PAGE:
Social Justice Activist, Educator, Filmmaker
Welcome to carlsigmond.com. My name is Carl Sigmond, and I am a multidisciplinary artist, educator, activist, dancer, and computer science engineer living on Schaghticoke and Munsee Lenape ancestral land in New York State’s Hudson Valley. This website contains information about my work and community service, my skills and interests, and more. Please browse the site to learn about who I am, and please feel free to contact me if you would like to be in touch.
I am the Operations Manager for FREED, the independent living center serving five mostly rural counties northeast of Sacramento, California. Independent living centers are peer-run non-residential disability resource centers serving people of any age with any type of disability. FREED’s mission is to promote independence and self-determination for people with disabilities through person-driven services, collaborative community partnerships and education, and leadership that advocates for fully inclusive communities. We work towards a world where all people, regardless of age or ability, can live, work, and play in the community of their choice.
As FREED’s Operations Manager, I administer the organization’s IT infrastructure – from our phones and computers to our website and case management system. I analyze service data and produce regular reports to our Federal, state, local, and private funders. I develop and implement new systems to streamline processes and reduce burden on staff. I coordinate FREED’s systems change advocacy program, which includes supervising FREED’s Disability Community Advocate. I also produce and co-host FREED’s monthly radio show, Disability Rap, which airs on KVMR 89.5 FM Nevada City, CA on the first Monday of each month at 6:30 p.m. Pacific Time. It is also available as a podcast.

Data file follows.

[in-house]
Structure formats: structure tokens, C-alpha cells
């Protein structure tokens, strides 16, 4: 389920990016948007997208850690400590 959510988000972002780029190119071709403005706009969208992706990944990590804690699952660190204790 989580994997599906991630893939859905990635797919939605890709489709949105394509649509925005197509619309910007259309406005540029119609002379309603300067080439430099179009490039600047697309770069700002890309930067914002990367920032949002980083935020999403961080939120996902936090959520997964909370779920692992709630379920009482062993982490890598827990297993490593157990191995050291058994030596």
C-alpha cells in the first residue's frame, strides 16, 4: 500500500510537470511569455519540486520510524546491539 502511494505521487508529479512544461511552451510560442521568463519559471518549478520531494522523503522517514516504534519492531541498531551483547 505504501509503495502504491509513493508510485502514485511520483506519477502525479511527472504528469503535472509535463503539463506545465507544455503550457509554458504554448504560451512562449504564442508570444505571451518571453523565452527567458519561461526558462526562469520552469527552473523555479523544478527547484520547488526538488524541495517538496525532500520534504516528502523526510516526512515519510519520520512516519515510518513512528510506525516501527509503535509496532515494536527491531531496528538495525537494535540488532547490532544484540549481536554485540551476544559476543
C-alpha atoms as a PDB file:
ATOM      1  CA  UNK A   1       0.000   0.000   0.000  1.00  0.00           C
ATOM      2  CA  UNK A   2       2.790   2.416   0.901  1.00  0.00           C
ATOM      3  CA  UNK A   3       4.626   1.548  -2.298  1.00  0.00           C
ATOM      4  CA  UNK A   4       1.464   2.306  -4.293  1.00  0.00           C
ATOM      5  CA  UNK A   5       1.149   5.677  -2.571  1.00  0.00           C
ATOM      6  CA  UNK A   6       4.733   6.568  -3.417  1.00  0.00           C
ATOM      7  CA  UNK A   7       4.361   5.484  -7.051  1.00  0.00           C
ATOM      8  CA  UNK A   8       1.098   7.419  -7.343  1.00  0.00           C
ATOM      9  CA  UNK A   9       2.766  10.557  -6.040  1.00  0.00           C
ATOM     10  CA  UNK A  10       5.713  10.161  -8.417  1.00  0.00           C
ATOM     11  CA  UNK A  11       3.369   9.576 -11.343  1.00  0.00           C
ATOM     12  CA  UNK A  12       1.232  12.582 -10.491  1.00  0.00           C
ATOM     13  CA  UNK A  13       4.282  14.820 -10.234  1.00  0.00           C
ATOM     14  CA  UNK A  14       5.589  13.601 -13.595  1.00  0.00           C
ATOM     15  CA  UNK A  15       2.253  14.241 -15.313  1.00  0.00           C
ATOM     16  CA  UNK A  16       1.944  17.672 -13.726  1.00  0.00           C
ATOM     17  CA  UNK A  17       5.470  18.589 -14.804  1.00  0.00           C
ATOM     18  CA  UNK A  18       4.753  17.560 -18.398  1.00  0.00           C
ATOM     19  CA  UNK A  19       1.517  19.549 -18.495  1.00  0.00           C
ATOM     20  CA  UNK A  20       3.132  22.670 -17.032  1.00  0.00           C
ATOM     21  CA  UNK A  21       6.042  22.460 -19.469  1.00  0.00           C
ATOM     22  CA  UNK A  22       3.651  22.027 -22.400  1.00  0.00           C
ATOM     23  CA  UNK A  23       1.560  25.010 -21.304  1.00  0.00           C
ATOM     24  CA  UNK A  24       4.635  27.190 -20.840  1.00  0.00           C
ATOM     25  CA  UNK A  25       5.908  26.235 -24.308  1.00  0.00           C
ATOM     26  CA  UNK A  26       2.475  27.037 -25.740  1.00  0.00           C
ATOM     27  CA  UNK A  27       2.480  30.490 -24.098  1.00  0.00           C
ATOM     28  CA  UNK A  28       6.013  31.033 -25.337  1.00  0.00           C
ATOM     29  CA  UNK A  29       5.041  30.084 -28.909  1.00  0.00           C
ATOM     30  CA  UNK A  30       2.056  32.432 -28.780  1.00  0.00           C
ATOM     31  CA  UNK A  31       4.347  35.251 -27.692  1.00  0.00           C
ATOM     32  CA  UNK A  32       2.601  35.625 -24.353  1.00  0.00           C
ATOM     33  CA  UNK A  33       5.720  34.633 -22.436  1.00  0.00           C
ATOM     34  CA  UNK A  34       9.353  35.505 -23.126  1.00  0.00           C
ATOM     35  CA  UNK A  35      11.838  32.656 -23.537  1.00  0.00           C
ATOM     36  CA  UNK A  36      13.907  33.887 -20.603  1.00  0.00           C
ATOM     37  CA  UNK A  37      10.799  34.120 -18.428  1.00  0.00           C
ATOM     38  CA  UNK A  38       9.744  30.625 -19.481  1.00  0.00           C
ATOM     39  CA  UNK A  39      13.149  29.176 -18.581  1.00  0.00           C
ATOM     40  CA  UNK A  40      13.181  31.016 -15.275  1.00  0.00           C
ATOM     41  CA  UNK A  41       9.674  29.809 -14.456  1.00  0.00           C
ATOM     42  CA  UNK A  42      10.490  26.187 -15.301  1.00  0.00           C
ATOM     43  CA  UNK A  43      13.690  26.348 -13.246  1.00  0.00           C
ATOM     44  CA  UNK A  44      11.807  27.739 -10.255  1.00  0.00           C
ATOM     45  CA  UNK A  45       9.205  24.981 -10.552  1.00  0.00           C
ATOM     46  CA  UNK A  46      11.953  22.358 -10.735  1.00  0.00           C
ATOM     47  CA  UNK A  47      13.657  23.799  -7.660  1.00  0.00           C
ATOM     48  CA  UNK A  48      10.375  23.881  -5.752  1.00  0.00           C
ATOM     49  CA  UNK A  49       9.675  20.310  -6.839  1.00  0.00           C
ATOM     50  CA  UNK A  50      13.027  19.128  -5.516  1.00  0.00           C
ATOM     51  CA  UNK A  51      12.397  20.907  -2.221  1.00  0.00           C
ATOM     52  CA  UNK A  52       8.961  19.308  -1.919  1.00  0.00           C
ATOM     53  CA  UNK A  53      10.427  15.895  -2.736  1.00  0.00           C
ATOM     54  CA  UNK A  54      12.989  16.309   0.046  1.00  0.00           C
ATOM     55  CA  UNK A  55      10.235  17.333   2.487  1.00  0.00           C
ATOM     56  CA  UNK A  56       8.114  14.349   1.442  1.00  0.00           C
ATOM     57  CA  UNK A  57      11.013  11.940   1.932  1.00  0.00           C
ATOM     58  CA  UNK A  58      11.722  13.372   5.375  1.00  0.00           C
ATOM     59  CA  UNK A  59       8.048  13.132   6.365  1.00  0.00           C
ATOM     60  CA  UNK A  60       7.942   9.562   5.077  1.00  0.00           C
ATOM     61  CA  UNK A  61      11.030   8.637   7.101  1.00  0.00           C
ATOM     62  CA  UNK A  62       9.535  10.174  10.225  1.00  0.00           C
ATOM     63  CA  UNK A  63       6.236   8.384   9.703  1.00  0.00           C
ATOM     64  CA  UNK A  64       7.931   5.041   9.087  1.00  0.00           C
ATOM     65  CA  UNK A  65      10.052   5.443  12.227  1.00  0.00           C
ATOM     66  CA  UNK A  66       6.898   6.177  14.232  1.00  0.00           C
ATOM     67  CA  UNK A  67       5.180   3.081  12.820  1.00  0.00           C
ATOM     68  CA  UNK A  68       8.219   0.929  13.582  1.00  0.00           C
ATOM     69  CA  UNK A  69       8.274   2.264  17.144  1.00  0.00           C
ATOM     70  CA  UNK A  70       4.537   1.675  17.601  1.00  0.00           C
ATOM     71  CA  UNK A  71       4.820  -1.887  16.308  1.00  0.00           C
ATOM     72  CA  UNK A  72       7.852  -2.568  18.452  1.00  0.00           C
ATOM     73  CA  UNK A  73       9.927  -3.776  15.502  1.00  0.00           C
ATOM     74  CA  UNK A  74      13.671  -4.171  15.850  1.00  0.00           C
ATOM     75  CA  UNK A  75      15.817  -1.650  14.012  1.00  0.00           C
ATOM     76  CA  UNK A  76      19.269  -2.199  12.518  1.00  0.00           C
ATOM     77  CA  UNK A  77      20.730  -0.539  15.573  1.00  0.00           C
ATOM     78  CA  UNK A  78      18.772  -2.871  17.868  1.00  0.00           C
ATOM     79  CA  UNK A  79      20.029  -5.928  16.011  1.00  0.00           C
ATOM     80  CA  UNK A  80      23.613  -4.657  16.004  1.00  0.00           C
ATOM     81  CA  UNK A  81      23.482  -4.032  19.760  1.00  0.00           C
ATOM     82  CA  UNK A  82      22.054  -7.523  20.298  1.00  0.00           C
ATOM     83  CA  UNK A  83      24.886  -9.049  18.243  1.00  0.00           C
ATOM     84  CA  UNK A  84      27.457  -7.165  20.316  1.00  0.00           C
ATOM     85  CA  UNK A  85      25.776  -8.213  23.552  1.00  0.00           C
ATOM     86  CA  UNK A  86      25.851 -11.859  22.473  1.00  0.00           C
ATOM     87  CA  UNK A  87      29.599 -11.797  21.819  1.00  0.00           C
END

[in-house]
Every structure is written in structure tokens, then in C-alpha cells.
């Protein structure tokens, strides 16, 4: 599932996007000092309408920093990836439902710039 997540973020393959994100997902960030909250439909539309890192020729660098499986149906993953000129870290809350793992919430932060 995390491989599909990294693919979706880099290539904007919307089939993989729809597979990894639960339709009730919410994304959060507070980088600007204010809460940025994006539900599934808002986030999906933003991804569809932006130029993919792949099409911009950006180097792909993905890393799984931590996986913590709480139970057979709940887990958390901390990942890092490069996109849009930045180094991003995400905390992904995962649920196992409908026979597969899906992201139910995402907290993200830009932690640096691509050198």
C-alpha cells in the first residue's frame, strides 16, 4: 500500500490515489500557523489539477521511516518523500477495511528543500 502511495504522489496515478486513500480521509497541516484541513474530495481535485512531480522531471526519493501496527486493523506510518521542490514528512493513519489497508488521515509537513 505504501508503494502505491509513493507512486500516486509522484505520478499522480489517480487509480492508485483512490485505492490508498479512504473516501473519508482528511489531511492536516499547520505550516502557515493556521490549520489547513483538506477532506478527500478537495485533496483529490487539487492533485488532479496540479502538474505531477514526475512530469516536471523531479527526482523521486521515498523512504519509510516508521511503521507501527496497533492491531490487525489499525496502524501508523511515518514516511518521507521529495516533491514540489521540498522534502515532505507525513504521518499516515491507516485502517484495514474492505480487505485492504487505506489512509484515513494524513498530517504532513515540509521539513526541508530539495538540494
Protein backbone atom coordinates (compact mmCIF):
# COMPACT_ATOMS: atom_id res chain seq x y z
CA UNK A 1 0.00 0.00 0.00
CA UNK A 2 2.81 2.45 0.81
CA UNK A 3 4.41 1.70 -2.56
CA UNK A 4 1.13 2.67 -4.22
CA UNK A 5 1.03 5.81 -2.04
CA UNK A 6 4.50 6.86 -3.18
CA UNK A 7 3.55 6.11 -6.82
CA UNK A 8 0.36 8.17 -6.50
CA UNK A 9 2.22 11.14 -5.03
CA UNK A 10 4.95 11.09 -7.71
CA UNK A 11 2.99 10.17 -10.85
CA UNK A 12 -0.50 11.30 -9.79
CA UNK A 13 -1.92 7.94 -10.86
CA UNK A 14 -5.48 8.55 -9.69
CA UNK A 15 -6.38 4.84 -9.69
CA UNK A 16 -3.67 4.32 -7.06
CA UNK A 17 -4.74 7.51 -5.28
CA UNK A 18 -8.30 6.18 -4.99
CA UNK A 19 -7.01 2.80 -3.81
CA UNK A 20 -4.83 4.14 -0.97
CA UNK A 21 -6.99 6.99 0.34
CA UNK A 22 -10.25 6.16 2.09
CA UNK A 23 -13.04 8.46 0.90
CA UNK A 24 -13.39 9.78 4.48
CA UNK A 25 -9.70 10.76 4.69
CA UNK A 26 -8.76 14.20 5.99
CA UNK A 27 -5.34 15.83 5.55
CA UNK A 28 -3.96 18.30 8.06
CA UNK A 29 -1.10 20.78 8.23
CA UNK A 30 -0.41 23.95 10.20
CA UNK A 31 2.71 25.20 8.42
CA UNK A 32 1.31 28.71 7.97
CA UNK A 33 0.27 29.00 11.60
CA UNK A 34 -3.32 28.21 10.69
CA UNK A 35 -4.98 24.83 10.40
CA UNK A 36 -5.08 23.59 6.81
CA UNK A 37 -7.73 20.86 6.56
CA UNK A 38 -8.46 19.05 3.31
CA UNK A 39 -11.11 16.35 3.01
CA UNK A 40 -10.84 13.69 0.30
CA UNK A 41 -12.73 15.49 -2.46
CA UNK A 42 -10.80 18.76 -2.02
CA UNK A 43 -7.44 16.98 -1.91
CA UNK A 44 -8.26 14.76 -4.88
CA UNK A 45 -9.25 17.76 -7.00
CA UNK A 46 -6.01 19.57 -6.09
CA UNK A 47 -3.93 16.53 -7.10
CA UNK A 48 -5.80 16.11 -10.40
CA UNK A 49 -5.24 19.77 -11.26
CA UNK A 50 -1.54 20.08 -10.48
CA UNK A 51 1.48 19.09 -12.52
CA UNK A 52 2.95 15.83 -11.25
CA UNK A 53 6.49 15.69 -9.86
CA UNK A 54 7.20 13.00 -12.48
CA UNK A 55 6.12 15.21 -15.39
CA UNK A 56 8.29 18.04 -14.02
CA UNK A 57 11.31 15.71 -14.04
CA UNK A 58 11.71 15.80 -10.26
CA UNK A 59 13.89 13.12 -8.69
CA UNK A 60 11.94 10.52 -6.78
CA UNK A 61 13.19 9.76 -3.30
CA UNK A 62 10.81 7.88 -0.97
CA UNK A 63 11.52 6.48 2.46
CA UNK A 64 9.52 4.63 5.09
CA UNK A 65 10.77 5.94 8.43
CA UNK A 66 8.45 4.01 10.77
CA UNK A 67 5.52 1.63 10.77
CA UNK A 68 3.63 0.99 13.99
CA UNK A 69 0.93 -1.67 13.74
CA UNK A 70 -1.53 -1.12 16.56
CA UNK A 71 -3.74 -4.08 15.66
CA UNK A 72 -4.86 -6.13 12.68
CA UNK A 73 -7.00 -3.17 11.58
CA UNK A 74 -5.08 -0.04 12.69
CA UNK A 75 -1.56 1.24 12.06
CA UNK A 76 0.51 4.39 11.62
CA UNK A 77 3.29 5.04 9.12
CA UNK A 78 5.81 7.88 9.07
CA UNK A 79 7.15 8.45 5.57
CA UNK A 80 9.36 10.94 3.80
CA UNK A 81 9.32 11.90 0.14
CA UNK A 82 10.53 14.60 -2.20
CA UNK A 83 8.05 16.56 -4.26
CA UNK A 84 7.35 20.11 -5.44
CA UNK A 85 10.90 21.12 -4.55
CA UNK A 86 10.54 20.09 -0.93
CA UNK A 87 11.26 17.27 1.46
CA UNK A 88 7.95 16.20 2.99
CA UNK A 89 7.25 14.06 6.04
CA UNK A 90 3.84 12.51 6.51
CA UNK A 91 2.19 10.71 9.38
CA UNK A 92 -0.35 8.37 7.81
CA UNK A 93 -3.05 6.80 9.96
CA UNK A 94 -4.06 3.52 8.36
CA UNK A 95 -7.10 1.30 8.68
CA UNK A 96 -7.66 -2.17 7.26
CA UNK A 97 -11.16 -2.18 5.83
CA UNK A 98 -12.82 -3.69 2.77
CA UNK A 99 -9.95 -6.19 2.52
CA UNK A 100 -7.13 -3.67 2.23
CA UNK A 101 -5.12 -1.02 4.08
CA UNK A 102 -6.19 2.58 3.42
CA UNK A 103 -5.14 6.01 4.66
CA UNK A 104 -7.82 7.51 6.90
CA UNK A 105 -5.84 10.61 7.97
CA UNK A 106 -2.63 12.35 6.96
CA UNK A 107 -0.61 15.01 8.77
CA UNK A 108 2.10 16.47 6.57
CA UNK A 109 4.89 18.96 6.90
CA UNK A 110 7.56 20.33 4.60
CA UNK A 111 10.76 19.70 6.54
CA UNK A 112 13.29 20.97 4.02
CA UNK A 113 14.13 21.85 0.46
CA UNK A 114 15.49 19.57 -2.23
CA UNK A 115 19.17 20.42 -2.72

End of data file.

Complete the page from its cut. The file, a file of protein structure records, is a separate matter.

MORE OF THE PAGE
In addition to my role at FREED, I am a part-time Research Engineer in the Speech Disorders & Technology Lab at the University of Texas at Austin. I am part of a team that is researching automatic speech recognition (ASR) systems for people with dysarthria (atypical speech), as well as for people with silent speech resulting from laryngectomies. Our goal is to develop generalizable algorithms that can recognize atypical speech and turn that speech into text and/or synthesized speech. We expect our research to improve the verbal communication potential of people with speech disabilities.
I am also working on a feature-length film about my grandfather, Albert Schatz, who in 1943, discovered the first antibiotic effective against tuberculosis. Streptomycin, as he would name it, saved millions of lives and resulted in the closure of tuberculosis sanitariums around the world. My film looks at my grandfather as a person and parallels his historic discovery with my own quest to discover more about who my grandfather was and the impacts he made on society.
Movement and spirituality are very important to me. I am a contact improvisation (CI) dancer. CI is an improvisational partner dance form that focuses on nonverbal communication, weight sharing, and play. Developed in the early 1970s by Steve Paxton, CI brings us into the present moment and allows us to have entire conversations with our bodies. Incorporating my background with Body-Mind Centering and The Feldenkrais Method into my dance, I rejoice in exploring new ways of being, moving, and communicating on and off the dance floor. I find CI to be a liberating form of expression and healing for me on my journey through life.
Since July 2022, I have been a Resident Member of WildHeart Center for Performance and Embodiment Practice, a land-based culture hub that incubates new performances, cultivates deep community and hosts transformational events on our 46-acre campus in Wallkill, New York.
| Discovering the Discovery and the Grandfather Who Saved Millions
A forthcoming feature-length documentary about my grandfather, Albert Schatz, who discovered streptomycin, the first antibiotic effective against tuberculosis.
Produced and directed by Carl Sigmond.
A performance of “Feather” at the 37th annual Breitenbush Contact Improvisation Jam.
Choreographed by Carl Sigmond and Katherine Cook. Performed by Jeff Bliss, Katherine Cook, Tom Giebink, Jonathan Lilly, and Carl Sigmond. Video credit: Michael Joplin.